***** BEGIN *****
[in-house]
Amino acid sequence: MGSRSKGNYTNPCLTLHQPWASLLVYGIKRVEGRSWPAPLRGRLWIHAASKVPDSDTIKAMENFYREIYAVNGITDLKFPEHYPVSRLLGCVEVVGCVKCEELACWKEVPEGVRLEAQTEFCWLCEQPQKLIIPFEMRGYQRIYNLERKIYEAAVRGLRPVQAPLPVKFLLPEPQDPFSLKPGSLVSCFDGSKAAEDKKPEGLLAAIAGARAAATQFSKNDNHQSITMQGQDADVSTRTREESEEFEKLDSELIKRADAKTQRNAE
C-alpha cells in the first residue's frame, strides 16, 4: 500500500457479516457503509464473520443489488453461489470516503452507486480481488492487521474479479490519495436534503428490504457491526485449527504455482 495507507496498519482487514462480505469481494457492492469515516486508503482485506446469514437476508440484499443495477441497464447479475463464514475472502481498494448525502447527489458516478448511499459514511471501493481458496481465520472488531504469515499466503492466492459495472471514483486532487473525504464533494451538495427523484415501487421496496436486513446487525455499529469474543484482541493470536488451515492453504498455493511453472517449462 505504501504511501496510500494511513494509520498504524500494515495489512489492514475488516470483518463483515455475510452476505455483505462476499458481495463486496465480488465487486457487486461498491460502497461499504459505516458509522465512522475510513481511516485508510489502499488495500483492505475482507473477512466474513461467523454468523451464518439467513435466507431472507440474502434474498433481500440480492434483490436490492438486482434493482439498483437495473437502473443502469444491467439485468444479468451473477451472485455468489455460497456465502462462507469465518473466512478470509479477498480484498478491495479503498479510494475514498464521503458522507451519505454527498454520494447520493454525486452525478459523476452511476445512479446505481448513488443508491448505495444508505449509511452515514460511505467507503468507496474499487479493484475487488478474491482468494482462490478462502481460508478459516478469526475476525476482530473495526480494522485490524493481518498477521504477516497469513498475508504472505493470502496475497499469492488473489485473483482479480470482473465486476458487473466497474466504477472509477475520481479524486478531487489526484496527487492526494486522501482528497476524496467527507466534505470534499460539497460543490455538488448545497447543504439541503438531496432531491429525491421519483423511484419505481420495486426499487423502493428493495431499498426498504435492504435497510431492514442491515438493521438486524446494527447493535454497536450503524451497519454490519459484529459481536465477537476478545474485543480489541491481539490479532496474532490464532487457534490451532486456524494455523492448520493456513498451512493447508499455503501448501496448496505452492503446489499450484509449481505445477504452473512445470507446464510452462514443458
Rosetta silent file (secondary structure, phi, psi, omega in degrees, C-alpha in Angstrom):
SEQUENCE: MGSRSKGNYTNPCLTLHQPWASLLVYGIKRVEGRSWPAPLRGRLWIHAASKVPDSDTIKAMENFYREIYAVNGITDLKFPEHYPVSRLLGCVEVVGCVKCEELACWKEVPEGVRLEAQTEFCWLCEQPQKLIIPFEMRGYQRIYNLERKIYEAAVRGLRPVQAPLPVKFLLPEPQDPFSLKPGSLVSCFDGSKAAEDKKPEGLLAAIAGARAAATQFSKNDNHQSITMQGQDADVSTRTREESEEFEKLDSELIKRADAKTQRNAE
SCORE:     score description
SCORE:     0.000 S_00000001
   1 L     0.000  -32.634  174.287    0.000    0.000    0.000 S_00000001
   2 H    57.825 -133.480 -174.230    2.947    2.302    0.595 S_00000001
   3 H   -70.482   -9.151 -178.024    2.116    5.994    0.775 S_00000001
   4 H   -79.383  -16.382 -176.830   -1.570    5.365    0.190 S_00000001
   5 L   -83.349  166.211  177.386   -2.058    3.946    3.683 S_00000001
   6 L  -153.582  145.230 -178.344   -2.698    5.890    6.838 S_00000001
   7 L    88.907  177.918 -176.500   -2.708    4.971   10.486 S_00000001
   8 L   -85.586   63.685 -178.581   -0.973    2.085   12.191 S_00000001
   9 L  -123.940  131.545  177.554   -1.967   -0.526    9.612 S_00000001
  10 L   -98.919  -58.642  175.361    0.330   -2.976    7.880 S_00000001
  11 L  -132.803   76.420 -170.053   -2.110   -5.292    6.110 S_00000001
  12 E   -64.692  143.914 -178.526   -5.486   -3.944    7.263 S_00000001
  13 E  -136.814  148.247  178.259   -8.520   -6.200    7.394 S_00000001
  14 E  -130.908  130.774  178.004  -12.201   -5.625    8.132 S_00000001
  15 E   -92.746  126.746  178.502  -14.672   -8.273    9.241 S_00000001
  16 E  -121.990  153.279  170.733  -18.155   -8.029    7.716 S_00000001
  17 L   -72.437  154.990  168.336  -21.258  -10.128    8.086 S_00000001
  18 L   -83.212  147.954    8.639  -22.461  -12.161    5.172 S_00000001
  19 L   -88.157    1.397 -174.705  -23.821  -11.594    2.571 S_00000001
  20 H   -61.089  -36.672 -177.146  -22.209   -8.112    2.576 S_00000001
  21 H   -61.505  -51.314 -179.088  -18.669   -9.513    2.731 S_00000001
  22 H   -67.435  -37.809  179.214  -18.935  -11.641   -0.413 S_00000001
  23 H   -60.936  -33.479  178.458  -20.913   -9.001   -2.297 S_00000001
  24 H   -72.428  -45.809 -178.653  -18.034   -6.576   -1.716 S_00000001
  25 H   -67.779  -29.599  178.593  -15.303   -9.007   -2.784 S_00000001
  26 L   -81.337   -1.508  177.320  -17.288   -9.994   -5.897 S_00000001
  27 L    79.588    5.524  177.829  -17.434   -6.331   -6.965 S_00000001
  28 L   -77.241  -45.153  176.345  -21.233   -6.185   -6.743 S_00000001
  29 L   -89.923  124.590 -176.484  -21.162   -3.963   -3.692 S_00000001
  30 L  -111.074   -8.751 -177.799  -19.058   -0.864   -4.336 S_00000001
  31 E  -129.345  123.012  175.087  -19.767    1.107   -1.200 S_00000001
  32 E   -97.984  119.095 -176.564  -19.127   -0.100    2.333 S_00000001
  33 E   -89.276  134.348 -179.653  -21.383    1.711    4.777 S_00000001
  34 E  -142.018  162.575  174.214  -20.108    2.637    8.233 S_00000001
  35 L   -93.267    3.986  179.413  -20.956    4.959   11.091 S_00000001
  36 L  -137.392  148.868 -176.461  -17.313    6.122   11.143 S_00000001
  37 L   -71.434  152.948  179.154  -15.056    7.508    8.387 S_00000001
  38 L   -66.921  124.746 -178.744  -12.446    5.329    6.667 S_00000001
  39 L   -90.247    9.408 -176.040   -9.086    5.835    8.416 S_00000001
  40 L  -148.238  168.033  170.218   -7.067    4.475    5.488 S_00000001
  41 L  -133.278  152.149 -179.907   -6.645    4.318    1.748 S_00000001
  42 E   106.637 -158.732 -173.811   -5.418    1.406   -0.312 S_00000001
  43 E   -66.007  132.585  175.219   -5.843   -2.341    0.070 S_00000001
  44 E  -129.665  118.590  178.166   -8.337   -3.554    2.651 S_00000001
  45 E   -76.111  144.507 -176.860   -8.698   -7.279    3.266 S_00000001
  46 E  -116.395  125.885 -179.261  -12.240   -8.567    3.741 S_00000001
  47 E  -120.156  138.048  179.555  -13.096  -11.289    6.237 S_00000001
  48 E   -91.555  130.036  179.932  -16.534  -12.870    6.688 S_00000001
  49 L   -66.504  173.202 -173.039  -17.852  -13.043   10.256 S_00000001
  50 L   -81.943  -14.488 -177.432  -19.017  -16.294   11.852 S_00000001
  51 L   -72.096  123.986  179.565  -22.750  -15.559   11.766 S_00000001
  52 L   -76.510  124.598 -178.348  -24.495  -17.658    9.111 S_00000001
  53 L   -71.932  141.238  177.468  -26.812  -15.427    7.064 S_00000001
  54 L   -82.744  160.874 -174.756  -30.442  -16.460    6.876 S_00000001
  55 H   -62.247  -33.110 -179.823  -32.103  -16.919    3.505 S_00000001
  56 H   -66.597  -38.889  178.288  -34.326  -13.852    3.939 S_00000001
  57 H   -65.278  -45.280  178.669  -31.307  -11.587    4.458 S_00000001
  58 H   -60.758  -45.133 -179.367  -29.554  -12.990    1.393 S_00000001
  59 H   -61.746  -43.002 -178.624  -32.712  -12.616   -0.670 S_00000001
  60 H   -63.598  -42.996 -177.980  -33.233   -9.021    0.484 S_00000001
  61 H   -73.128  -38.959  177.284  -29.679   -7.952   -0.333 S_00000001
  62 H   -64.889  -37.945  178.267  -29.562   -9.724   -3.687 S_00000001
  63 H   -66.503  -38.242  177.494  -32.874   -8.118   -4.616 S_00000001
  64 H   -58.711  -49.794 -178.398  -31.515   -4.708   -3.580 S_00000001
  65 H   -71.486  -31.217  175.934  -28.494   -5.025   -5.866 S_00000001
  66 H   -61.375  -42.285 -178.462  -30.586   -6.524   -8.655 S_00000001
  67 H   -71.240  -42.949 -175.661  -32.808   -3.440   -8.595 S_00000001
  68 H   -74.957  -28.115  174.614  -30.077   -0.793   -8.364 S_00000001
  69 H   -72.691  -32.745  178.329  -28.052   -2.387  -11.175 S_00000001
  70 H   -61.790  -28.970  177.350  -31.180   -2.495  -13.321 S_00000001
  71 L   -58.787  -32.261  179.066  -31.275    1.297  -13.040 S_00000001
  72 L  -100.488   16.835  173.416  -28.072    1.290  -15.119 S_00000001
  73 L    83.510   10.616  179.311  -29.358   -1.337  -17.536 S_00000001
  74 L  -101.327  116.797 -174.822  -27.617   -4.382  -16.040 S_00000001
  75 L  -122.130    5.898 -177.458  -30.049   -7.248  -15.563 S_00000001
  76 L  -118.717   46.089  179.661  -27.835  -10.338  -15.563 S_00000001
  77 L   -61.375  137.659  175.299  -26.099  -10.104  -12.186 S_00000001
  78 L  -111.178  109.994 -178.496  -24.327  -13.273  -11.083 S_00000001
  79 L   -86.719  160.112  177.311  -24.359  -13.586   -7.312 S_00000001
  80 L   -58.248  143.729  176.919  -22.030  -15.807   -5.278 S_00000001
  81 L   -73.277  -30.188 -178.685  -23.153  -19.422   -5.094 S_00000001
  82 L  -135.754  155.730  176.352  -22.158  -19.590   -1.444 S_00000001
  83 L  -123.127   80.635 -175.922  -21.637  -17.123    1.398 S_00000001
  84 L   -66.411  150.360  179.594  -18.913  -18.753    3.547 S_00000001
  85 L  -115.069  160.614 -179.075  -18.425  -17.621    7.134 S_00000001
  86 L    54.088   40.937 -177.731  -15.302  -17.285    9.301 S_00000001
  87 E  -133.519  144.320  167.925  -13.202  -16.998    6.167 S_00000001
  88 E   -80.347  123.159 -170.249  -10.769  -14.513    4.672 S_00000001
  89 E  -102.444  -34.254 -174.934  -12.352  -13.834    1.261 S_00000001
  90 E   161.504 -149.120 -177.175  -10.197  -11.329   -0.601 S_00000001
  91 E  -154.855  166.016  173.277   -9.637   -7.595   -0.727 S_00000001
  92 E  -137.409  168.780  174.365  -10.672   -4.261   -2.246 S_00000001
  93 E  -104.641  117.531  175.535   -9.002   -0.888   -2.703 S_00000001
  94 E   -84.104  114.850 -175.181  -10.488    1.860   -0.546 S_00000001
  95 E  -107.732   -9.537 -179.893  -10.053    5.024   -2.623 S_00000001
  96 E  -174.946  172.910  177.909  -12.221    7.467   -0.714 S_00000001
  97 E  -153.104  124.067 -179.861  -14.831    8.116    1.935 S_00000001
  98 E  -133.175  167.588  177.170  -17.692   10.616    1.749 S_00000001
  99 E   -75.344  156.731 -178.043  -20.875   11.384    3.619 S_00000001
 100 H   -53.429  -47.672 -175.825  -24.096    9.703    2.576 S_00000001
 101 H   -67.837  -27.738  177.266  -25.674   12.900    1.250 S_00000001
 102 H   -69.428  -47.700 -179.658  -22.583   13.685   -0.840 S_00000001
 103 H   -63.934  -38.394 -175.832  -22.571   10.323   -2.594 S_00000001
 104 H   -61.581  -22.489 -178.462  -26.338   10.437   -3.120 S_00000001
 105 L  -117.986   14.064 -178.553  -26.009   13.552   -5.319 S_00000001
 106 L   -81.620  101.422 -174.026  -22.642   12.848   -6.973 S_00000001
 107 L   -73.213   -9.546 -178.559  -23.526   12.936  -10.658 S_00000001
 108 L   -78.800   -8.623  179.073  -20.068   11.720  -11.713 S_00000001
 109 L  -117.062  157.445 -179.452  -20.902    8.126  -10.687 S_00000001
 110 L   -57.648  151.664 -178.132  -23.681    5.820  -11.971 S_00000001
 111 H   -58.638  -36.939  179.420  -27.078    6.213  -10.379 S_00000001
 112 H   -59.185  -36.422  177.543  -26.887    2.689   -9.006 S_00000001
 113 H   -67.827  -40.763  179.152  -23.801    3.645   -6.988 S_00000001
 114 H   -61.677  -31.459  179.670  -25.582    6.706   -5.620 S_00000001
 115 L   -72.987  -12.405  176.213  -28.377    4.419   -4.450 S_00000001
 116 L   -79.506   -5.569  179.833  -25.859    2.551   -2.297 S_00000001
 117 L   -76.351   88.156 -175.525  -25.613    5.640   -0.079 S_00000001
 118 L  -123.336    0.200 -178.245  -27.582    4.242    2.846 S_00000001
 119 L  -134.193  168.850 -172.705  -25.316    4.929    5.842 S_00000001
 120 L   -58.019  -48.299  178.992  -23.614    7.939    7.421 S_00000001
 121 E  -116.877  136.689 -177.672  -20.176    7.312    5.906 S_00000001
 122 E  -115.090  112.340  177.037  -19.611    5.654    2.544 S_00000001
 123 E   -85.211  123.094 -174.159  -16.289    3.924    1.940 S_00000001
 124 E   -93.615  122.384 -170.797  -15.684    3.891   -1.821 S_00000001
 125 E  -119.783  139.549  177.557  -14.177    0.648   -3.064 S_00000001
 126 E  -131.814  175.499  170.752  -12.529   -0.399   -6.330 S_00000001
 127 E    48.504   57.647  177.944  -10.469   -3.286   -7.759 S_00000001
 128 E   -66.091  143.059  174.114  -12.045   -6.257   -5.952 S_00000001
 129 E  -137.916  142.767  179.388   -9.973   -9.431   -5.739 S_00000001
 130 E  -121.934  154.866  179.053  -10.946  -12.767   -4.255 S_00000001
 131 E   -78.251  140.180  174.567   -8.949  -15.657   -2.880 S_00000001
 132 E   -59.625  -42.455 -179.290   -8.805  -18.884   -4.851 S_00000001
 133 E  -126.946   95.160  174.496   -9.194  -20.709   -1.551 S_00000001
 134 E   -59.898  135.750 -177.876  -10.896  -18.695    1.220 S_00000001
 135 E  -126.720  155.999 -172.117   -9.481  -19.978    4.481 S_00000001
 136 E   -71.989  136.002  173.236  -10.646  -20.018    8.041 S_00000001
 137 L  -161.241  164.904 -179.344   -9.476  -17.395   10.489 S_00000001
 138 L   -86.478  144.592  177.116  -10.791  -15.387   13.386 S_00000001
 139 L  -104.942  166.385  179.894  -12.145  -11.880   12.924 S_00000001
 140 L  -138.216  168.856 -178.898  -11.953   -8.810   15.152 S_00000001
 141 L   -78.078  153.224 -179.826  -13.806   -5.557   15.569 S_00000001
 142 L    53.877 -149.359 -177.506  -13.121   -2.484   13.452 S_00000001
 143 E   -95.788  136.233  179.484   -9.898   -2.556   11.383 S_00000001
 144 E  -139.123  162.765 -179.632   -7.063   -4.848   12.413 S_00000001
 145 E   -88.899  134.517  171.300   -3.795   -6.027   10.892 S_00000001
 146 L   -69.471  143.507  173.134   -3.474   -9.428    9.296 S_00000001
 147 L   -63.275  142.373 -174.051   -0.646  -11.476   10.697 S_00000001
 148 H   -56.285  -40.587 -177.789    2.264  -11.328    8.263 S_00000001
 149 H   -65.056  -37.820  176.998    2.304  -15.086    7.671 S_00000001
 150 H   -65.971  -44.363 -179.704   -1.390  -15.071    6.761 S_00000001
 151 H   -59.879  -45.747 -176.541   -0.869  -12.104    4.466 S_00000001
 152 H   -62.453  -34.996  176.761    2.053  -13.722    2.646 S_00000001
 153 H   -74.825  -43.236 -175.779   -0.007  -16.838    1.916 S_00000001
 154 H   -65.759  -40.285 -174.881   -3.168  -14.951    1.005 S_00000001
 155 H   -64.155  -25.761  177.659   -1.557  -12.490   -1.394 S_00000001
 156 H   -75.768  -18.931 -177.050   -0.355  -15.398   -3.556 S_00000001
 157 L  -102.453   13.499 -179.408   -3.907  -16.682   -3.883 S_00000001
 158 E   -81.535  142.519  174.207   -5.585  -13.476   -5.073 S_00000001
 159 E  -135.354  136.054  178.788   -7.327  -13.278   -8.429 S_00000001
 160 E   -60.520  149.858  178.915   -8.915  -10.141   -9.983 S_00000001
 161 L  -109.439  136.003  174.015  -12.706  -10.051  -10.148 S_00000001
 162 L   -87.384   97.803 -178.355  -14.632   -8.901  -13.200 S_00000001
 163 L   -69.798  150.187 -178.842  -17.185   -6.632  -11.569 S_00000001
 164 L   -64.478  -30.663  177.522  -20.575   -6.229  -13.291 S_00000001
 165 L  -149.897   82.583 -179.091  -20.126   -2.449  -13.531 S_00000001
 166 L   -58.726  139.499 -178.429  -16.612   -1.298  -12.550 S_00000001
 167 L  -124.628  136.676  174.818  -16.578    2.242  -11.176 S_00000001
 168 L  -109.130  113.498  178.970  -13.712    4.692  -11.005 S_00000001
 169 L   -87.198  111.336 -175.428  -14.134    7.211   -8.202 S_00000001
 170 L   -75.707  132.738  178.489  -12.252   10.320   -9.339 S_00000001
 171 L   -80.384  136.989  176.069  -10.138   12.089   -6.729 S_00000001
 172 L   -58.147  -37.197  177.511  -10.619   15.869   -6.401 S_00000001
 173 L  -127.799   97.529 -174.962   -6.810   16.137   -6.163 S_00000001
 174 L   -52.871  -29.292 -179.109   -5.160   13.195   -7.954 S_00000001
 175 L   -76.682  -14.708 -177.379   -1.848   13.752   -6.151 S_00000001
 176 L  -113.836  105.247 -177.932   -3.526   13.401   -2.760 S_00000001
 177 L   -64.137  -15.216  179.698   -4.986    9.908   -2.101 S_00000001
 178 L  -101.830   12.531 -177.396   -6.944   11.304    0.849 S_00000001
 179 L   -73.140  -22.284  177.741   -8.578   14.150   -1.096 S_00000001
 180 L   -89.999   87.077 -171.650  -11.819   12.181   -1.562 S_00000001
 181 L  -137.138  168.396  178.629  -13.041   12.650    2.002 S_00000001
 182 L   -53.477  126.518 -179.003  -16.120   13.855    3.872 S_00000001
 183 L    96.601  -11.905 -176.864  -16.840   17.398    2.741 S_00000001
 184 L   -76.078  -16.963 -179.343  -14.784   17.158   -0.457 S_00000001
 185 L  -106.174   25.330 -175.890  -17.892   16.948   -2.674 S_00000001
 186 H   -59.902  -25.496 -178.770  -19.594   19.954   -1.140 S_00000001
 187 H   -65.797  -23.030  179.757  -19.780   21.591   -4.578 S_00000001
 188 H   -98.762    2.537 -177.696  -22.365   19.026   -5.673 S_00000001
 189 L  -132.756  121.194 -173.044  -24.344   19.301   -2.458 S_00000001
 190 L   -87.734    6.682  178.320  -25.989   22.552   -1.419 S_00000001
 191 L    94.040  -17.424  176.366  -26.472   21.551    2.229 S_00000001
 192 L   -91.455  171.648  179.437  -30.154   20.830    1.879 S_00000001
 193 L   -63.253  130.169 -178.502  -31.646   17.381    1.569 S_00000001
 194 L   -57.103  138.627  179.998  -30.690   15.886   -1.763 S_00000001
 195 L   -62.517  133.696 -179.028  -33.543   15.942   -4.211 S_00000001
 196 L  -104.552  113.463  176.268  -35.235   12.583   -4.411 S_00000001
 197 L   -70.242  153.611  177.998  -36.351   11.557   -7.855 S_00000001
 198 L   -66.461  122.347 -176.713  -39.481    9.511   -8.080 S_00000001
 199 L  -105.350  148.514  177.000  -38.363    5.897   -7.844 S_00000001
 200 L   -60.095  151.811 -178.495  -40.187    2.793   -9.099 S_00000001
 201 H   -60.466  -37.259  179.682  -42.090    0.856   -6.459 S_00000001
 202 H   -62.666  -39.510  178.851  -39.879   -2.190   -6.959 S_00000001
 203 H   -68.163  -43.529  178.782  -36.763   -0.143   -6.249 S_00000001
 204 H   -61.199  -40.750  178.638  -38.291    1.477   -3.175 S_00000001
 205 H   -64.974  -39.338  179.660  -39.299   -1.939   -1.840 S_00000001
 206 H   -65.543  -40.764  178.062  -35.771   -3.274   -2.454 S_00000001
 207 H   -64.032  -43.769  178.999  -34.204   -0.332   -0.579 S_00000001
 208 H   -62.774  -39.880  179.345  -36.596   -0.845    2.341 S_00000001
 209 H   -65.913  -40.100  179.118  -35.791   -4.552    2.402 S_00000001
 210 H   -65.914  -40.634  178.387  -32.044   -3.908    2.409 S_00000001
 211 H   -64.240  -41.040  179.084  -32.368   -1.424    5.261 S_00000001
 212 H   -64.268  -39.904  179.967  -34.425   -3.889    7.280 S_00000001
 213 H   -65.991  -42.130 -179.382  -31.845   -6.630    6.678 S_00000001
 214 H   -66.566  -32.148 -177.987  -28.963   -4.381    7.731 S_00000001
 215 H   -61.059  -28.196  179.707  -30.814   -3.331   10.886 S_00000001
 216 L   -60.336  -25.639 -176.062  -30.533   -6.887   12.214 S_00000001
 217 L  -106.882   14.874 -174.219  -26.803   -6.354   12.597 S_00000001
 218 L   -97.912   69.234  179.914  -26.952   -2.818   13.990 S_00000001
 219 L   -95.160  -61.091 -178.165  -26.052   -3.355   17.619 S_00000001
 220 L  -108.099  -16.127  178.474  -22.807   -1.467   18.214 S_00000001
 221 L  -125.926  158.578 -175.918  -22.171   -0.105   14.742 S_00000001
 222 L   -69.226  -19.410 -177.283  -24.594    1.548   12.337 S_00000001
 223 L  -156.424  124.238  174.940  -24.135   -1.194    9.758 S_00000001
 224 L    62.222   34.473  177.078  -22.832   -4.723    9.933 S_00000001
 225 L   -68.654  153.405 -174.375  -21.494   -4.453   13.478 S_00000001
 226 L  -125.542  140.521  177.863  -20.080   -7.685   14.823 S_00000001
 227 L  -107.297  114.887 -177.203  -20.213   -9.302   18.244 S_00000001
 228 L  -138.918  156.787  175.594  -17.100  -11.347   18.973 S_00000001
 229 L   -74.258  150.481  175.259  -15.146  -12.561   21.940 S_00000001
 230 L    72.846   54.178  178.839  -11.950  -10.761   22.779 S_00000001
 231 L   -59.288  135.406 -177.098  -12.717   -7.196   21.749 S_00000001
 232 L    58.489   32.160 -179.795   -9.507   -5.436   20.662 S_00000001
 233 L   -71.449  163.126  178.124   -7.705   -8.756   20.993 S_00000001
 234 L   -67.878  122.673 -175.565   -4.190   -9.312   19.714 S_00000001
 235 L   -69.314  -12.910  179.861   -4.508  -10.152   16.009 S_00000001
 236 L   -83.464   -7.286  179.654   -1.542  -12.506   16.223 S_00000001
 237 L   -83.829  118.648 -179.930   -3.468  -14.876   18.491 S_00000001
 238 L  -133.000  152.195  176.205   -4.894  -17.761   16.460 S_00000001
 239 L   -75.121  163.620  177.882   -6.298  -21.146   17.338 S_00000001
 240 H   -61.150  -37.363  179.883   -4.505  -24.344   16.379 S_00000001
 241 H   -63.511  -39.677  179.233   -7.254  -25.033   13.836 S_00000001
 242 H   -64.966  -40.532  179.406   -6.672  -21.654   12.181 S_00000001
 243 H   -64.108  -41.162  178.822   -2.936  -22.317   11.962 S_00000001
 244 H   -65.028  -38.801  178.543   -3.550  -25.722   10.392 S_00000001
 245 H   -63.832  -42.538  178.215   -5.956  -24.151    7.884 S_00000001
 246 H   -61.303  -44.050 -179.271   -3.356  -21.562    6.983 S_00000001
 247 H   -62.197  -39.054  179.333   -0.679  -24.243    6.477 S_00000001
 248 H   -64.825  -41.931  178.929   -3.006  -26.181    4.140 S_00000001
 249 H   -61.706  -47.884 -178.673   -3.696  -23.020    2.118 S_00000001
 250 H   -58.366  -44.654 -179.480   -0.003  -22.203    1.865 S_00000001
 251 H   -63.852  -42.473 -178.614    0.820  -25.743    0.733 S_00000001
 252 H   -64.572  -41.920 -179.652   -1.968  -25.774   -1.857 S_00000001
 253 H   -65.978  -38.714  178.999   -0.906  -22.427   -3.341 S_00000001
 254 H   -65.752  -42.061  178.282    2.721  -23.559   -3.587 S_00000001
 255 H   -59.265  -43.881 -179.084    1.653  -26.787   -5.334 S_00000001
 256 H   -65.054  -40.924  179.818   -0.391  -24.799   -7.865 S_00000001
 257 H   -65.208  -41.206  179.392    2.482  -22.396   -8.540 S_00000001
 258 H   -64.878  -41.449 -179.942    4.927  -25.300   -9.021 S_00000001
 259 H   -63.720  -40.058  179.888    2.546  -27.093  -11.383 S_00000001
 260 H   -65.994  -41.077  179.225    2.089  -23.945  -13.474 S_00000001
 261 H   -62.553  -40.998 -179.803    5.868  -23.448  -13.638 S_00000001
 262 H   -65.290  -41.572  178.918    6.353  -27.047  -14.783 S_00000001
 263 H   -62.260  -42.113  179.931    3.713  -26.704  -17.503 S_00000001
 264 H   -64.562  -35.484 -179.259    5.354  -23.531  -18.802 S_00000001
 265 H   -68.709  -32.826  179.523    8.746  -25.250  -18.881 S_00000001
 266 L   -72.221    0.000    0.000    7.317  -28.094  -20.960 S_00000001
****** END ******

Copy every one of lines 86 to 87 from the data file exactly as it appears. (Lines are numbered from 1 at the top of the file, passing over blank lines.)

  79 L   -86.719  160.112  177.311  -24.359  -13.586   -7.312 S_00000001
  80 L   -58.248  143.729  176.919  -22.030  -15.807   -5.278 S_00000001